“I’ve loved standalone sequenced synths and grooveboxes since coming late to the Roland MC202 and Korg’s Electribes. But the computer always seemed the way forward...”
For a long time I thought I’d make music when I got my studio back up and running. Then I did and... I didn’t. Family life and day job were rarely compatible with hunkering down in a music room, and what time there was I inevitably squandered on updates and iLok whack-a-mole. Then I got a Novation Circuit, and a way forward started to take shape.
I’ve loved stand-alone sequenced synths and grooveboxes since coming late to the Roland MC-202 and Korg’s Electribes. But the computer always seemed the way forward, promising limitless possibilities in one portable device. I jumped on Reason when it came along, and spent months with friends sampling the treasure trove in our favourite London studio, then flat-packing it into a Refill. Continuing the dream of a completely portable studio I dived into Maschine, then Push. All are great for sitting down to a dedicated session, but the laptop tether was always enough of a barrier to stop me picking them up for a casual noodle like you would with, say, a guitar.
Then, while reviewing the Circuit and Akai’s MPC Live I noticed that I was actually making music. On the sofa; in bed; in hotel rooms; in my in-laws’ garden, and not (just) because it made for good Insta.
Thus began an obsession with self-contained, battery-powered music gear. My weapons of choice became the Circuit, Teenage Engineering’s OP‑1, a Zoom R16 mixer/recorder and handheld recorder, and an iPad running SMPLR, backed up by a couple of dozen rechargeable AAs on rotation. And occasionally a guitar.
To add something a little more analogue to the mix, Korg’s Volcas would have been a natural next step, but I found a couple of loopholes to let me cast the net wider. First, after hours clocked up on Amazon and YouTube, I found a USB charger with a 12V 2A DC output. I got this to power my Zoom F8 field recorder (which chews through AAs at a pace), but found it works with many other bits of kit. Mostly it’s replaced the wall-wart of my beloved Make Noise 0‑Coast, but has recently been keeping me AC-free with the Elektron Digitone and Arturia Drumbrute Impact too.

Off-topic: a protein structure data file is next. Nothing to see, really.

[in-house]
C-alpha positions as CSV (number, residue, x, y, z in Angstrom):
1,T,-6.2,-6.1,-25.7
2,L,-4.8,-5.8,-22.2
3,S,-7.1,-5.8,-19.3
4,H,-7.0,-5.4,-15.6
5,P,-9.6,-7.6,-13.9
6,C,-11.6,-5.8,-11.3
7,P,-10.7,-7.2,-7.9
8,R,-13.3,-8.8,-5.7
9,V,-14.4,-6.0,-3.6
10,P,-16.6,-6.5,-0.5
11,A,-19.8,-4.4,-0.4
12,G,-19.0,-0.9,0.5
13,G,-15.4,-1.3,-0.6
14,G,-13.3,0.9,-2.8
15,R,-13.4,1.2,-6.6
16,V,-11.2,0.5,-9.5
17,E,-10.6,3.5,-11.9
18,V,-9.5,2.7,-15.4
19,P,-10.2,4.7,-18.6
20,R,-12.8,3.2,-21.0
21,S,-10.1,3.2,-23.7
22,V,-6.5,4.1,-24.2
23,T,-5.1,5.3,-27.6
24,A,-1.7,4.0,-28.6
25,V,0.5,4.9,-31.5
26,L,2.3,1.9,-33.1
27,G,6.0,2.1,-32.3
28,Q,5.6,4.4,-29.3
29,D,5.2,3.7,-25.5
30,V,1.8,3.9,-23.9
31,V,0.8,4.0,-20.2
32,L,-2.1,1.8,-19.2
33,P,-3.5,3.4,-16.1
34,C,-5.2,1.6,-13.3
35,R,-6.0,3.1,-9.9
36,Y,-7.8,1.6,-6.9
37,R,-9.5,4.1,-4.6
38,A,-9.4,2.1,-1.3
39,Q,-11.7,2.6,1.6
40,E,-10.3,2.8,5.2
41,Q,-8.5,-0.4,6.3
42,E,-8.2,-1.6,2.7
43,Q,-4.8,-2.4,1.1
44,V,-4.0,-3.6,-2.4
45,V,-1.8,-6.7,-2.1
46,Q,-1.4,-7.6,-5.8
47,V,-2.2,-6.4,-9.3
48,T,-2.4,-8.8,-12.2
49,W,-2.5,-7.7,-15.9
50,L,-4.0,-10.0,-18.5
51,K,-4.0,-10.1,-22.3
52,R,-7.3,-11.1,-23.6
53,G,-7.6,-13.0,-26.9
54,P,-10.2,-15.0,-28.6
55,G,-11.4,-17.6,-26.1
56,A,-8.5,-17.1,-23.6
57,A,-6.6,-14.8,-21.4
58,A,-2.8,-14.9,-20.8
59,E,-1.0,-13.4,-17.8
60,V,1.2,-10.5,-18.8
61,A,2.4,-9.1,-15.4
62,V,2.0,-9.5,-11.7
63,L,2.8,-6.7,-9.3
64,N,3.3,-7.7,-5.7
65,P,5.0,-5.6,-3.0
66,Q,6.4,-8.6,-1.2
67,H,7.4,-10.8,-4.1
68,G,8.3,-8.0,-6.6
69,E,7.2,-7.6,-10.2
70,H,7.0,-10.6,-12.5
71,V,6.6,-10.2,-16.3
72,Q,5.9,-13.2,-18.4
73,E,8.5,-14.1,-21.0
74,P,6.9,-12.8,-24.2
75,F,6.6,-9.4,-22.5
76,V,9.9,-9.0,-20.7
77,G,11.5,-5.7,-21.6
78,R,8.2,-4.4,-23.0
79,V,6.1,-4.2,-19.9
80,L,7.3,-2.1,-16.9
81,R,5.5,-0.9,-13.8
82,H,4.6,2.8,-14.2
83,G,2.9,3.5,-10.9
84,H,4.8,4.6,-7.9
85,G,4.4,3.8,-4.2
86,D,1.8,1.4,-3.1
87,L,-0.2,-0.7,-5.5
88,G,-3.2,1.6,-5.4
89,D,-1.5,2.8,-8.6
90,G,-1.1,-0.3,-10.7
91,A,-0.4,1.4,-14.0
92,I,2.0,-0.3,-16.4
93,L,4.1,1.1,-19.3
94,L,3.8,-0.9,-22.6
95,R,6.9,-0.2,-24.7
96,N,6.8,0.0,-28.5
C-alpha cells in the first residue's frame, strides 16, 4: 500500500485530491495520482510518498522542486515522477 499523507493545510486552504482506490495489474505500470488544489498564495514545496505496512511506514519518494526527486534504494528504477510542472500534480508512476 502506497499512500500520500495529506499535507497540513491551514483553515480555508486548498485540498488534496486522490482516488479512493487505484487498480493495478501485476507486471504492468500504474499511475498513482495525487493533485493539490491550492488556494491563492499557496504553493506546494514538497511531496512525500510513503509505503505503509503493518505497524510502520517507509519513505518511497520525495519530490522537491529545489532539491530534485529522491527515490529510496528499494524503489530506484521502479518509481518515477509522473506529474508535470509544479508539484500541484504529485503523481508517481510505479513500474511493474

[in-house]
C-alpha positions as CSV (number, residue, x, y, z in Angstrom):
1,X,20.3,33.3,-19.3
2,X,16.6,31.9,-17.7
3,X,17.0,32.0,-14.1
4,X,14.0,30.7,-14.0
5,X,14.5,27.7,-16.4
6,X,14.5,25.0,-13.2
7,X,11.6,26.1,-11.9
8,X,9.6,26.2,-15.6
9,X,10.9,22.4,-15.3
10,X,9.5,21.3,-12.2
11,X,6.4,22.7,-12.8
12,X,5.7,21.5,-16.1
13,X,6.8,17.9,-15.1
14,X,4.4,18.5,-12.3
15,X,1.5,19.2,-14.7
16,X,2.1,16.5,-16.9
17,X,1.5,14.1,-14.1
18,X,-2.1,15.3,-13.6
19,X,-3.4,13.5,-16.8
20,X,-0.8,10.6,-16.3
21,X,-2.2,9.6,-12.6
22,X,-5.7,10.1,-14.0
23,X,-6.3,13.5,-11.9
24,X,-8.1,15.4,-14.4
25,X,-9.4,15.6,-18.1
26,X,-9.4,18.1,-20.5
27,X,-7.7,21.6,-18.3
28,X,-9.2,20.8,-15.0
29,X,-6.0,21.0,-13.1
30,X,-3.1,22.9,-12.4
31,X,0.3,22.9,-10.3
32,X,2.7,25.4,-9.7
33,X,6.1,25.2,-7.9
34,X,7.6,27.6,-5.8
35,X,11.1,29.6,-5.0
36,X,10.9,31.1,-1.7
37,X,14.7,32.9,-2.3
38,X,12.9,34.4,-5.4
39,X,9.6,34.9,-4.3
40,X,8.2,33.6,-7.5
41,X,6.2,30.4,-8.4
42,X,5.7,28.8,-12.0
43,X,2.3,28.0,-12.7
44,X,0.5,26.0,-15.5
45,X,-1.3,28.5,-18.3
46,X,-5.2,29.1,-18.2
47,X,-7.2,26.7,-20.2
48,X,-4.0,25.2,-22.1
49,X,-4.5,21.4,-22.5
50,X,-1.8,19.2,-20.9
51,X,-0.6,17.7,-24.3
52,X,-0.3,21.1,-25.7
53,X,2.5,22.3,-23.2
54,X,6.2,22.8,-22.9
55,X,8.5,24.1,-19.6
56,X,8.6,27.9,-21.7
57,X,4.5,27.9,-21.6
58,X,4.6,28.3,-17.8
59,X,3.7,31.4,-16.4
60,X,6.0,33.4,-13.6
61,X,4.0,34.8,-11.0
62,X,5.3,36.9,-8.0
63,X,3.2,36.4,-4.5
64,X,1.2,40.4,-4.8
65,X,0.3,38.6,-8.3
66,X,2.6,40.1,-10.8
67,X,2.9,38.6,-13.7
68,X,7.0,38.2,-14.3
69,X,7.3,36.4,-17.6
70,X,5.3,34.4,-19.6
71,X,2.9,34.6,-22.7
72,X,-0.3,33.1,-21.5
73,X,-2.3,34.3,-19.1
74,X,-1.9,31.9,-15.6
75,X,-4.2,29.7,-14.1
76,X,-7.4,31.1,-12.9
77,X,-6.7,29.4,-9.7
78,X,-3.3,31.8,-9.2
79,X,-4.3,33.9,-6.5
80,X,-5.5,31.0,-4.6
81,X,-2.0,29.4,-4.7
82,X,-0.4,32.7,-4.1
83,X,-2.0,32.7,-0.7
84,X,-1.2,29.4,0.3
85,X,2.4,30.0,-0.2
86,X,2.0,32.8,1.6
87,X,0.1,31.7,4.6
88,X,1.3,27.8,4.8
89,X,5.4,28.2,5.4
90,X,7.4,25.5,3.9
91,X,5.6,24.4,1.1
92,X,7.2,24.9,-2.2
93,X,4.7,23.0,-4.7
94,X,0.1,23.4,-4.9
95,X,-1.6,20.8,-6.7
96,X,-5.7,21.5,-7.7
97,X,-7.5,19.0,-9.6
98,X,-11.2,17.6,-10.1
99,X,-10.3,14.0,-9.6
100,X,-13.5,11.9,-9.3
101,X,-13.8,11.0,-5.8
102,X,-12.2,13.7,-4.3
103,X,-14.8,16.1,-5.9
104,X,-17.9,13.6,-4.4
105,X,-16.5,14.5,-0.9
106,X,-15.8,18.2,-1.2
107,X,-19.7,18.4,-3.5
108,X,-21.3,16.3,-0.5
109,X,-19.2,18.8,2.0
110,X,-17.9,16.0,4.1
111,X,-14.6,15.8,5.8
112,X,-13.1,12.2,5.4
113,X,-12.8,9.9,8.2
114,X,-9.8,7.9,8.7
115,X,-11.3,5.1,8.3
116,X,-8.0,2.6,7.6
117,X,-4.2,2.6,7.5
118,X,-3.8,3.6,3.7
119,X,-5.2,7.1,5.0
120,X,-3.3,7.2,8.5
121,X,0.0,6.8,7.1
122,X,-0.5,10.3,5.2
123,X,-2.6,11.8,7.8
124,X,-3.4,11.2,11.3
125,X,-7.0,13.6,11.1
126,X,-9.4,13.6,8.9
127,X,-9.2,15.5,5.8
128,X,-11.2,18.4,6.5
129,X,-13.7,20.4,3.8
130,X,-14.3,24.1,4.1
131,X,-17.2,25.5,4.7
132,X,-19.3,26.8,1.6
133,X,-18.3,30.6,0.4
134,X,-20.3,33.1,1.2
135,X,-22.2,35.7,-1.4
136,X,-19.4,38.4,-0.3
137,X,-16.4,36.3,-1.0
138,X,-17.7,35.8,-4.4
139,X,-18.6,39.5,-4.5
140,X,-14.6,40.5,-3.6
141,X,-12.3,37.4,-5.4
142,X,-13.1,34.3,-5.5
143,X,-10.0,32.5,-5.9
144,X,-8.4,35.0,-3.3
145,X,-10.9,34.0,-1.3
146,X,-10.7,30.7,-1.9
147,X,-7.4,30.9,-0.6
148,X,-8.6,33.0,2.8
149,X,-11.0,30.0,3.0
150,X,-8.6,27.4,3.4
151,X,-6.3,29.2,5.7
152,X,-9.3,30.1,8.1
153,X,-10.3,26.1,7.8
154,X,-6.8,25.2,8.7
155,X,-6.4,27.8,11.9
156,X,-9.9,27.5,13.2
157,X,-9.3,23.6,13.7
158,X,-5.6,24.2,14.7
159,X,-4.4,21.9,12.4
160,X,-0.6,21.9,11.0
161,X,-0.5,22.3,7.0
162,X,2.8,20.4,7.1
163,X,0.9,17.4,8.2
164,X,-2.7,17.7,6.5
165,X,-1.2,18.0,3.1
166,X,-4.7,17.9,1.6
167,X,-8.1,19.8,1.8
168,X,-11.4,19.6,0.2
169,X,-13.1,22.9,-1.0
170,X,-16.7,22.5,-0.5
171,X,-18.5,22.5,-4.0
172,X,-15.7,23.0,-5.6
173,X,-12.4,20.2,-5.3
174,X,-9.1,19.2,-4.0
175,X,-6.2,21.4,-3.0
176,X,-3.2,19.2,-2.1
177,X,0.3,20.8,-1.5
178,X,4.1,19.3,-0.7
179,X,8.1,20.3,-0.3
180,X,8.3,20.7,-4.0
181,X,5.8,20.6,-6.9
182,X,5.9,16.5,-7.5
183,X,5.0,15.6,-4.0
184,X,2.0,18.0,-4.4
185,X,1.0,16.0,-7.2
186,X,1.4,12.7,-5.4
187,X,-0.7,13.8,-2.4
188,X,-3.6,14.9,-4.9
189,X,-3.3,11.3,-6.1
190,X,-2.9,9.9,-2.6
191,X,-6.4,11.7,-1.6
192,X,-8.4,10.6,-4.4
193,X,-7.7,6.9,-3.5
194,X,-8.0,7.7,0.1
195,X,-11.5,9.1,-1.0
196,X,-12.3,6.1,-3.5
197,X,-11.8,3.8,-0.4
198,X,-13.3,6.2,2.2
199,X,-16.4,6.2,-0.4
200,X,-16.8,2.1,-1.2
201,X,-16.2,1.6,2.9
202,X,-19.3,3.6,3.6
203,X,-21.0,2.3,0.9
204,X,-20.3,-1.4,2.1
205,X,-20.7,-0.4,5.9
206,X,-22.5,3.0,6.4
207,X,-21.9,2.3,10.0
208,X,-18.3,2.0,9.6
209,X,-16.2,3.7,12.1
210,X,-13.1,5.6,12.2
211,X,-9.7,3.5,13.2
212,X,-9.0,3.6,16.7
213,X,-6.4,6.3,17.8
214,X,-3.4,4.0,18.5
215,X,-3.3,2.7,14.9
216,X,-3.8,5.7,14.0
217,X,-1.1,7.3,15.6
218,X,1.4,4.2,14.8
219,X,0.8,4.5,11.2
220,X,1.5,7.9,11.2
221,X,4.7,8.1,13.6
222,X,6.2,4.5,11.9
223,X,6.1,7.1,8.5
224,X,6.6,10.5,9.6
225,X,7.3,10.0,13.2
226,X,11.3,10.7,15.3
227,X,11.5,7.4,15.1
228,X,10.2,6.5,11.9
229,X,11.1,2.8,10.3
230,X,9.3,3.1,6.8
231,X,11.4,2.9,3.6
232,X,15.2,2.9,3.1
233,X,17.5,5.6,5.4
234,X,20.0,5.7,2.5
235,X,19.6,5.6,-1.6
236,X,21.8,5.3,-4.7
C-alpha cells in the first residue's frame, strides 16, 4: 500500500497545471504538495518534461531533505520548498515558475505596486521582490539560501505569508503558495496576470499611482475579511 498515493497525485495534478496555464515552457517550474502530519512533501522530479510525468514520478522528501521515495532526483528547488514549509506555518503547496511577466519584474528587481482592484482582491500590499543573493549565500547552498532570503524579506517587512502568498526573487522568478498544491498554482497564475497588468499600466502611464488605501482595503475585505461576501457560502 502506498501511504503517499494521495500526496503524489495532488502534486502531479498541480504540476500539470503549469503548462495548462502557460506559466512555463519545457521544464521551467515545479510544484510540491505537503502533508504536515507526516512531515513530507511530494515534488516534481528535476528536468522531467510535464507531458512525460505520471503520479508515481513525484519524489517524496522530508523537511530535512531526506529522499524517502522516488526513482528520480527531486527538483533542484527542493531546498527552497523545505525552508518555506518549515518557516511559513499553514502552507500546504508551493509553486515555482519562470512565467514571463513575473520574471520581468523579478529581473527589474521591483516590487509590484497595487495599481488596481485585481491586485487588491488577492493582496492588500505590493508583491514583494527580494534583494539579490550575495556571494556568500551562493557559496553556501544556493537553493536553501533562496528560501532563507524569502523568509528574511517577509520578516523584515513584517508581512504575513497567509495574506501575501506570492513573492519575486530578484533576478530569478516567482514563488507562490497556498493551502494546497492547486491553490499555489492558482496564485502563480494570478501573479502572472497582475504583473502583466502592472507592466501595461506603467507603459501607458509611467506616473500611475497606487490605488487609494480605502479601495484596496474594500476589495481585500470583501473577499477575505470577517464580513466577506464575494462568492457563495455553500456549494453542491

And if that still feels restrictive, I found a whopper of a battery pack (27,000mAh) that has a 100W AC plug outlet on it alongside the usual USBs. My current distraction is wondering how long that would keep an Octatrack going.
I love that the individual pieces can be used on their own or in combination, depending on time and space. I can grab a few minutes with the Circuit or Digitone and generate some patterns and ideas. If a bit more time or luggage space opens up I’ll clock things together and plug into the Zoom multitrack for something more substantial.
Of course the laptop counts as a battery-powered device, but I’ve mostly kept it shut lately. This has been facilitated by Retrokits’ RK005: a tiny MIDI host and clock translator that lets my USB and MIDI devices commingle. The laptop still comes with, but is mainly used to capture ideas into Live, or to import multitracks from the Zoom for a quick on-the-go mix in Pro Tools.
As it turns out, what started as convenience highlighted that I just don’t get on that well with making music on a screen. I find jamming and arranging more fun when separated from production and mixing, and I’m freed from the specialised studio environment. So get charged up and cut the cord. I haven’t looked back.
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